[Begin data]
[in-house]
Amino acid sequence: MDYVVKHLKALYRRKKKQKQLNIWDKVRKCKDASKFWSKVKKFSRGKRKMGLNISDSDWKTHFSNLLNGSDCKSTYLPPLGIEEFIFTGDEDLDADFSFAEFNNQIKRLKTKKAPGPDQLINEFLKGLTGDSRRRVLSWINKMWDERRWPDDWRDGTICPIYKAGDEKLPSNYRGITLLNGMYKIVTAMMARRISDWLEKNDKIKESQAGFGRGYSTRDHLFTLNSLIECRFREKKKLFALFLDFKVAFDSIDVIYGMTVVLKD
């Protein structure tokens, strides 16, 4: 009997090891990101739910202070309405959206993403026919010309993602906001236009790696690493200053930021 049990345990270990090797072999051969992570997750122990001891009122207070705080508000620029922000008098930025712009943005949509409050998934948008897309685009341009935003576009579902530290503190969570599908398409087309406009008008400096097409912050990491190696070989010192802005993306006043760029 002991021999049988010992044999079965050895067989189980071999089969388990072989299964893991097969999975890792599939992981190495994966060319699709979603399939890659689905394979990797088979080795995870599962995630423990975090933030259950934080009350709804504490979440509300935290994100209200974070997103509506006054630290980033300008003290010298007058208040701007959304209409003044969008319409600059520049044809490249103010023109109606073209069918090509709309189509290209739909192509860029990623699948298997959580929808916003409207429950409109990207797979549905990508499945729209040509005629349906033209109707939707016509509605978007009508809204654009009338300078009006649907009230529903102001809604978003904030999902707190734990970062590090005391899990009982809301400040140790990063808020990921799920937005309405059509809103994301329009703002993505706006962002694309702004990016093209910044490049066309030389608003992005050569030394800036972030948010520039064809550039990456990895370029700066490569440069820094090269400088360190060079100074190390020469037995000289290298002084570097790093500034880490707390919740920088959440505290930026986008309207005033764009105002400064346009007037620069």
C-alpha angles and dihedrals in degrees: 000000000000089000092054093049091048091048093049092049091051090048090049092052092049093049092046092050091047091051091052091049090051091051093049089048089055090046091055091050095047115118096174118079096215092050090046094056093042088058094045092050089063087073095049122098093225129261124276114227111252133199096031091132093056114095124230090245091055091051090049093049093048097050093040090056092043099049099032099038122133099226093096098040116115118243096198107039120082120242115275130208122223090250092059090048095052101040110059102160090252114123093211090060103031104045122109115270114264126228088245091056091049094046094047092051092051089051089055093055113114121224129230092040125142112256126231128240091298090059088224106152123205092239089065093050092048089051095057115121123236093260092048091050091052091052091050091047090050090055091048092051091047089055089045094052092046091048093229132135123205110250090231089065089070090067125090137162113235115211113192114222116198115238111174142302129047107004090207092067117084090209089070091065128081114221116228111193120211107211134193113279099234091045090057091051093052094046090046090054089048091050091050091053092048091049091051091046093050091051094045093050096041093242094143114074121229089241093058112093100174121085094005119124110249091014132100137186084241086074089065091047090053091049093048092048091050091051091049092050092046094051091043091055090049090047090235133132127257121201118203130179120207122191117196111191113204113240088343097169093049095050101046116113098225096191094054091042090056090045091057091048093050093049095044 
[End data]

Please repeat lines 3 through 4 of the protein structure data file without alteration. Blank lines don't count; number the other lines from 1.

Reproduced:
């Protein structure tokens, strides 16, 4: 009997090891990101739910202070309405959206993403026919010309993602906001236009790696690493200053930021 049990345990270990090797072999051969992570997750122990001891009122207070705080508000620029922000008098930025712009943005949509409050998934948008897309685009341009935003576009579902530290503190969570599908398409087309406009008008400096097409912050990491190696070989010192802005993306006043760029 002991021999049988010992044999079965050895067989189980071999089969388990072989299964893991097969999975890792599939992981190495994966060319699709979603399939890659689905394979990797088979080795995870599962995630423990975090933030259950934080009350709804504490979440509300935290994100209200974070997103509506006054630290980033300008003290010298007058208040701007959304209409003044969008319409600059520049044809490249103010023109109606073209069918090509709309189509290209739909192509860029990623699948298997959580929808916003409207429950409109990207797979549905990508499945729209040509005629349906033209109707939707016509509605978007009508809204654009009338300078009006649907009230529903102001809604978003904030999902707190734990970062590090005391899990009982809301400040140790990063808020990921799920937005309405059509809103994301329009703002993505706006962002694309702004990016093209910044490049066309030389608003992005050569030394800036972030948010520039064809550039990456990895370029700066490569440069820094090269400088360190060079100074190390020469037995000289290298002084570097790093500034880490707390919740920088959440505290930026986008309207005033764009105002400064346009007037620069």
C-alpha angles and dihedrals in degrees: 000000000000089000092054093049091048091048093049092049091051090048090049092052092049093049092046092050091047091051091052091049090051091051093049089048089055090046091055091050095047115118096174118079096215092050090046094056093042088058094045092050089063087073095049122098093225129261124276114227111252133199096031091132093056114095124230090245091055091051090049093049093048097050093040090056092043099049099032099038122133099226093096098040116115118243096198107039120082120242115275130208122223090250092059090048095052101040110059102160090252114123093211090060103031104045122109115270114264126228088245091056091049094046094047092051092051089051089055093055113114121224129230092040125142112256126231128240091298090059088224106152123205092239089065093050092048089051095057115121123236093260092048091050091052091052091050091047090050090055091048092051091047089055089045094052092046091048093229132135123205110250090231089065089070090067125090137162113235115211113192114222116198115238111174142302129047107004090207092067117084090209089070091065128081114221116228111193120211107211134193113279099234091045090057091051093052094046090046090054089048091050091050091053092048091049091051091046093050091051094045093050096041093242094143114074121229089241093058112093100174121085094005119124110249091014132100137186084241086074089065091047090053091049093048092048091050091051091049092050092046094051091043091055090049090047090235133132127257121201118203130179120207122191117196111191113204113240088343097169093049095050101046116113098225096191094054091042090056090045091057091048093050093049095044 